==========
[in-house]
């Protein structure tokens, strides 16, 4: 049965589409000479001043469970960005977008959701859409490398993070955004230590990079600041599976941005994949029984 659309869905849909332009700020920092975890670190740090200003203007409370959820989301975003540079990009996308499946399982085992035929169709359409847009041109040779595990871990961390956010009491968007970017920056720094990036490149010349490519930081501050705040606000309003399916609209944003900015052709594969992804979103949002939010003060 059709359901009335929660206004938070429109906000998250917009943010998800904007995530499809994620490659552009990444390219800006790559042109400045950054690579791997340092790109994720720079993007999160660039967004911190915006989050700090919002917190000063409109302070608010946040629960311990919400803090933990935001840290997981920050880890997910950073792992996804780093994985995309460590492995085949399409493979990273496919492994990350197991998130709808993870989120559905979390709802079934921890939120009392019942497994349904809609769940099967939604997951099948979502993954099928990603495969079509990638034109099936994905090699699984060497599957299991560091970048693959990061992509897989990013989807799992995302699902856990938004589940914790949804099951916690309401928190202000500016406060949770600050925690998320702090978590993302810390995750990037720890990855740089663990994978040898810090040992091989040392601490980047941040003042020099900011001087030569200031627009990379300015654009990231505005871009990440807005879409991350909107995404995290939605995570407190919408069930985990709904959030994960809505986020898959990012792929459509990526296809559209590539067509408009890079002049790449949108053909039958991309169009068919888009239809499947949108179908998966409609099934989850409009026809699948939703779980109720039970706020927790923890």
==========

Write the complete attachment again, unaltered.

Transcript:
[in-house]
């Protein structure tokens, strides 16, 4: 049965589409000479001043469970960005977008959701859409490398993070955004230590990079600041599976941005994949029984 659309869905849909332009700020920092975890670190740090200003203007409370959820989301975003540079990009996308499946399982085992035929169709359409847009041109040779595990871990961390956010009491968007970017920056720094990036490149010349490519930081501050705040606000309003399916609209944003900015052709594969992804979103949002939010003060 059709359901009335929660206004938070429109906000998250917009943010998800904007995530499809994620490659552009990444390219800006790559042109400045950054690579791997340092790109994720720079993007999160660039967004911190915006989050700090919002917190000063409109302070608010946040629960311990919400803090933990935001840290997981920050880890997910950073792992996804780093994985995309460590492995085949399409493979990273496919492994990350197991998130709808993870989120559905979390709802079934921890939120009392019942497994349904809609769940099967939604997951099948979502993954099928990603495969079509990638034109099936994905090699699984060497599957299991560091970048693959990061992509897989990013989807799992995302699902856990938004589940914790949804099951916690309401928190202000500016406060949770600050925690998320702090978590993302810390995750990037720890990855740089663990994978040898810090040992091989040392601490980047941040003042020099900011001087030569200031627009990379300015654009990231505005871009990440807005879409991350909107995404995290939605995570407190919408069930985990709904959030994960809505986020898959990012792929459509990526296809559209590539067509408009890079002049790449949108053909039958991309169009068919888009239809499947949108179908998966409609099934989850409009026809699948939703779980109720039970706020927790923890």